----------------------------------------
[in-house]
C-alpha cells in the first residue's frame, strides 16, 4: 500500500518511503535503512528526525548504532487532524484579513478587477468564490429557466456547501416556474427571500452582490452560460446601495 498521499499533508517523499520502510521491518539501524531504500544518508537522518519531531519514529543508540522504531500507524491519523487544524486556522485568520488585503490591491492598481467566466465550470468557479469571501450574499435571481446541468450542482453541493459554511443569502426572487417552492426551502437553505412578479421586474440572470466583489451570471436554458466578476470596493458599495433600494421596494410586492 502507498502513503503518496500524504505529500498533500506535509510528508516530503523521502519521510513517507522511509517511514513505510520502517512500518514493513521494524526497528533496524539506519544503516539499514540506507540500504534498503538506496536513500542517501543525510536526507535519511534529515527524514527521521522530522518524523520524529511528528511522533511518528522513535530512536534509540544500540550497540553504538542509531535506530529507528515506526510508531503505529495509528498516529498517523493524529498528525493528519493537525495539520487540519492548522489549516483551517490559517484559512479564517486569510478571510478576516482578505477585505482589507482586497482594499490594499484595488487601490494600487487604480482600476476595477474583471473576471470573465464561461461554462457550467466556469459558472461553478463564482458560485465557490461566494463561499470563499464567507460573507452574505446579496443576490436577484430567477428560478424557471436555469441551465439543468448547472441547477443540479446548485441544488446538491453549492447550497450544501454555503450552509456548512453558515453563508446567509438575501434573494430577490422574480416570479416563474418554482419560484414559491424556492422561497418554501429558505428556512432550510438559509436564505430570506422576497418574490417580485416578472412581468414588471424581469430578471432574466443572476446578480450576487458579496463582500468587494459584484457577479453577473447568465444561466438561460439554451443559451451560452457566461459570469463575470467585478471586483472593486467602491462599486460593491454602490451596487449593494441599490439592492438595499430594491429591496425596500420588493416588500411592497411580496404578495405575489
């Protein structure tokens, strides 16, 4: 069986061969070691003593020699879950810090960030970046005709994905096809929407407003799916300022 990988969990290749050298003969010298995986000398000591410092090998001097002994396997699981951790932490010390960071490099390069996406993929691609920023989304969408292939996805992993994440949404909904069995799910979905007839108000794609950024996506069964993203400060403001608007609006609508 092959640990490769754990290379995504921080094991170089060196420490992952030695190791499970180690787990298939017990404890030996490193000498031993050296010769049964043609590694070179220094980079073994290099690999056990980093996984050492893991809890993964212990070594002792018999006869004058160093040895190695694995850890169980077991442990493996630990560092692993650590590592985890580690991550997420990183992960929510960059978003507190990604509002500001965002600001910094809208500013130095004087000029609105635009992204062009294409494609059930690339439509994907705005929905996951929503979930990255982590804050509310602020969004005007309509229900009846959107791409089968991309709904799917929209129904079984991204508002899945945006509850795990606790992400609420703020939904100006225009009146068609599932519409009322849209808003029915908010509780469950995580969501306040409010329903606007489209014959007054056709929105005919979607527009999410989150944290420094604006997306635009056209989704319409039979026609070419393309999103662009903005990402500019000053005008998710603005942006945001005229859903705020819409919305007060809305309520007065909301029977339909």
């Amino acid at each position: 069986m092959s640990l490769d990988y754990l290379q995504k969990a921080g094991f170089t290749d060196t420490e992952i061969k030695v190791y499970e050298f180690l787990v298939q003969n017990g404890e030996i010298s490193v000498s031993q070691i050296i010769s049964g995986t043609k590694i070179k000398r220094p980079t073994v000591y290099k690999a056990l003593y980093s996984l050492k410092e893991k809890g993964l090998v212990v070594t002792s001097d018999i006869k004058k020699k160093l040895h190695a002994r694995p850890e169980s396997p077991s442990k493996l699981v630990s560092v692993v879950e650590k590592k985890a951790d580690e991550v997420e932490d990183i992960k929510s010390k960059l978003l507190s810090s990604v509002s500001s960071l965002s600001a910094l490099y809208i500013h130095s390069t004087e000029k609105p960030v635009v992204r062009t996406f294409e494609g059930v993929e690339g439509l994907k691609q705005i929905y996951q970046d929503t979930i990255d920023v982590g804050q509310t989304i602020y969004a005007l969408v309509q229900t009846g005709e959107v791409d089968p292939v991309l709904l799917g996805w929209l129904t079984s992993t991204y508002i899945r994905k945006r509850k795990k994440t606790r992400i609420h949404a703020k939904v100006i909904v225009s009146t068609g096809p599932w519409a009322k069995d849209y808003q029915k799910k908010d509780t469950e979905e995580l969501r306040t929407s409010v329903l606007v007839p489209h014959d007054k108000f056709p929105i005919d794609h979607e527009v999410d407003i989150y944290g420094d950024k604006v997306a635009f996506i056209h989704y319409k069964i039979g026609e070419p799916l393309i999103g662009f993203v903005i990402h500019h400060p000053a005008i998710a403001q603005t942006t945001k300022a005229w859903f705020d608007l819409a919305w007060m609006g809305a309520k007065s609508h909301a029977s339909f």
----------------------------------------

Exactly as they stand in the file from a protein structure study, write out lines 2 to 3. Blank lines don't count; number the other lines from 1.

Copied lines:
C-alpha cells in the first residue's frame, strides 16, 4: 500500500518511503535503512528526525548504532487532524484579513478587477468564490429557466456547501416556474427571500452582490452560460446601495 498521499499533508517523499520502510521491518539501524531504500544518508537522518519531531519514529543508540522504531500507524491519523487544524486556522485568520488585503490591491492598481467566466465550470468557479469571501450574499435571481446541468450542482453541493459554511443569502426572487417552492426551502437553505412578479421586474440572470466583489451570471436554458466578476470596493458599495433600494421596494410586492 502507498502513503503518496500524504505529500498533500506535509510528508516530503523521502519521510513517507522511509517511514513505510520502517512500518514493513521494524526497528533496524539506519544503516539499514540506507540500504534498503538506496536513500542517501543525510536526507535519511534529515527524514527521521522530522518524523520524529511528528511522533511518528522513535530512536534509540544500540550497540553504538542509531535506530529507528515506526510508531503505529495509528498516529498517523493524529498528525493528519493537525495539520487540519492548522489549516483551517490559517484559512479564517486569510478571510478576516482578505477585505482589507482586497482594499490594499484595488487601490494600487487604480482600476476595477474583471473576471470573465464561461461554462457550467466556469459558472461553478463564482458560485465557490461566494463561499470563499464567507460573507452574505446579496443576490436577484430567477428560478424557471436555469441551465439543468448547472441547477443540479446548485441544488446538491453549492447550497450544501454555503450552509456548512453558515453563508446567509438575501434573494430577490422574480416570479416563474418554482419560484414559491424556492422561497418554501429558505428556512432550510438559509436564505430570506422576497418574490417580485416578472412581468414588471424581469430578471432574466443572476446578480450576487458579496463582500468587494459584484457577479453577473447568465444561466438561460439554451443559451451560452457566461459570469463575470467585478471586483472593486467602491462599486460593491454602490451596487449593494441599490439592492438595499430594491429591496425596500420588493416588500411592497411580496404578495405575489
């Protein structure tokens, strides 16, 4: 069986061969070691003593020699879950810090960030970046005709994905096809929407407003799916300022 990988969990290749050298003969010298995986000398000591410092090998001097002994396997699981951790932490010390960071490099390069996406993929691609920023989304969408292939996805992993994440949404909904069995799910979905007839108000794609950024996506069964993203400060403001608007609006609508 092959640990490769754990290379995504921080094991170089060196420490992952030695190791499970180690787990298939017990404890030996490193000498031993050296010769049964043609590694070179220094980079073994290099690999056990980093996984050492893991809890993964212990070594002792018999006869004058160093040895190695694995850890169980077991442990493996630990560092692993650590590592985890580690991550997420990183992960929510960059978003507190990604509002500001965002600001910094809208500013130095004087000029609105635009992204062009294409494609059930690339439509994907705005929905996951929503979930990255982590804050509310602020969004005007309509229900009846959107791409089968991309709904799917929209129904079984991204508002899945945006509850795990606790992400609420703020939904100006225009009146068609599932519409009322849209808003029915908010509780469950995580969501306040409010329903606007489209014959007054056709929105005919979607527009999410989150944290420094604006997306635009056209989704319409039979026609070419393309999103662009903005990402500019000053005008998710603005942006945001005229859903705020819409919305007060809305309520007065909301029977339909």